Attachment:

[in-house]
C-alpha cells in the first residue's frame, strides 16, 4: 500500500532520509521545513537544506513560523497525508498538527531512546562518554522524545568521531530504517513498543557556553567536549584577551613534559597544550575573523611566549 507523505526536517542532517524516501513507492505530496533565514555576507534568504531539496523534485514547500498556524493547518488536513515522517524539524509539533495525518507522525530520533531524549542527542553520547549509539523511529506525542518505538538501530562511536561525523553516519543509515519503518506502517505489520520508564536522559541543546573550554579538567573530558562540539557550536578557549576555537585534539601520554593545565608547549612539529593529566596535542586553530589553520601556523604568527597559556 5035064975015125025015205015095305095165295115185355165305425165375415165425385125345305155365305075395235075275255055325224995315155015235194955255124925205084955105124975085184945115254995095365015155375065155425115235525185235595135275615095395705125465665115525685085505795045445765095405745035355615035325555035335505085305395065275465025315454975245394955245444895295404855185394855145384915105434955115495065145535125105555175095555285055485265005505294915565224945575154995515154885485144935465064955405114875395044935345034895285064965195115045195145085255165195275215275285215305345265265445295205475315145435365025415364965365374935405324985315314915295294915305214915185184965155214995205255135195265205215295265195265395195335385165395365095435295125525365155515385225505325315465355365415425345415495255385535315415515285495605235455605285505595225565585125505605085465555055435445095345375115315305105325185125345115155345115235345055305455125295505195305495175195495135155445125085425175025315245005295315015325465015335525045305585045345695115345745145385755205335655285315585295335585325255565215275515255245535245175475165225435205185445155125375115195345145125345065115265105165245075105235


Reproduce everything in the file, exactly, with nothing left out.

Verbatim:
[in-house]
C-alpha cells in the first residue's frame, strides 16, 4: 500500500532520509521545513537544506513560523497525508498538527531512546562518554522524545568521531530504517513498543557556553567536549584577551613534559597544550575573523611566549 507523505526536517542532517524516501513507492505530496533565514555576507534568504531539496523534485514547500498556524493547518488536513515522517524539524509539533495525518507522525530520533531524549542527542553520547549509539523511529506525542518505538538501530562511536561525523553516519543509515519503518506502517505489520520508564536522559541543546573550554579538567573530558562540539557550536578557549576555537585534539601520554593545565608547549612539529593529566596535542586553530589553520601556523604568527597559556 5035064975015125025015205015095305095165295115185355165305425165375415165425385125345305155365305075395235075275255055325224995315155015235194955255124925205084955105124975085184945115254995095365015155375065155425115235525185235595135275615095395705125465665115525685085505795045445765095405745035355615035325555035335505085305395065275465025315454975245394955245444895295404855185394855145384915105434955115495065145535125105555175095555285055485265005505294915565224945575154995515154885485144935465064955405114875395044935345034895285064965195115045195145085255165195275215275285215305345265265445295205475315145435365025415364965365374935405324985315314915295294915305214915185184965155214995205255135195265205215295265195265395195335385165395365095435295125525365155515385225505325315465355365415425345415495255385535315415515285495605235455605285505595225565585125505605085465555055435445095345375115315305105325185125345115155345115235345055305455125295505195305495175195495135155445125085425175025315245005295315015325465015335525045305585045345695115345745145385755205335655285315585295335585325255565215275515255245535245175475165225435205185445155125375115195345145125345065115265105165245075105235